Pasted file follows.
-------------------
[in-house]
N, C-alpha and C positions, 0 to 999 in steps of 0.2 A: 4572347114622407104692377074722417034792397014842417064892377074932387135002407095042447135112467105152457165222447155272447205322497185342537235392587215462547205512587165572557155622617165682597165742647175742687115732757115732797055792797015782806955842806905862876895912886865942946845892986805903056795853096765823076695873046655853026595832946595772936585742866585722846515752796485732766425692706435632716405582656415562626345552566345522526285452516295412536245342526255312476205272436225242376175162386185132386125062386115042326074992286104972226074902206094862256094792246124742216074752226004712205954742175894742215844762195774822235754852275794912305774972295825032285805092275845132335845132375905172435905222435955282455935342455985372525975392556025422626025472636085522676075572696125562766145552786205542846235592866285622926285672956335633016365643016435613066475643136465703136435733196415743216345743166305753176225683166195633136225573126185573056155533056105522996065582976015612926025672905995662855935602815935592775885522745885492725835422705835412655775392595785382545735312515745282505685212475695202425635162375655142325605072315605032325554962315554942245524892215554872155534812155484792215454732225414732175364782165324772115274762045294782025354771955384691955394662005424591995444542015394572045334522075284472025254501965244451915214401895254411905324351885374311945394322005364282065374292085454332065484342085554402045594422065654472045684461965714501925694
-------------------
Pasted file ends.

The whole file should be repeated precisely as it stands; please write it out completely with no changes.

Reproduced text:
[in-house]
N, C-alpha and C positions, 0 to 999 in steps of 0.2 A: 4572347114622407104692377074722417034792397014842417064892377074932387135002407095042447135112467105152457165222447155272447205322497185342537235392587215462547205512587165572557155622617165682597165742647175742687115732757115732797055792797015782806955842806905862876895912886865942946845892986805903056795853096765823076695873046655853026595832946595772936585742866585722846515752796485732766425692706435632716405582656415562626345552566345522526285452516295412536245342526255312476205272436225242376175162386185132386125062386115042326074992286104972226074902206094862256094792246124742216074752226004712205954742175894742215844762195774822235754852275794912305774972295825032285805092275845132335845132375905172435905222435955282455935342455985372525975392556025422626025472636085522676075572696125562766145552786205542846235592866285622926285672956335633016365643016435613066475643136465703136435733196415743216345743166305753176225683166195633136225573126185573056155533056105522996065582976015612926025672905995662855935602815935592775885522745885492725835422705835412655775392595785382545735312515745282505685212475695202425635162375655142325605072315605032325554962315554942245524892215554872155534812155484792215454732225414732175364782165324772115274762045294782025354771955384691955394662005424591995444542015394572045334522075284472025254501965244451915214401895254411905324351885374311945394322005364282065374292085454332065484342085554402045594422065654472045684461965714501925694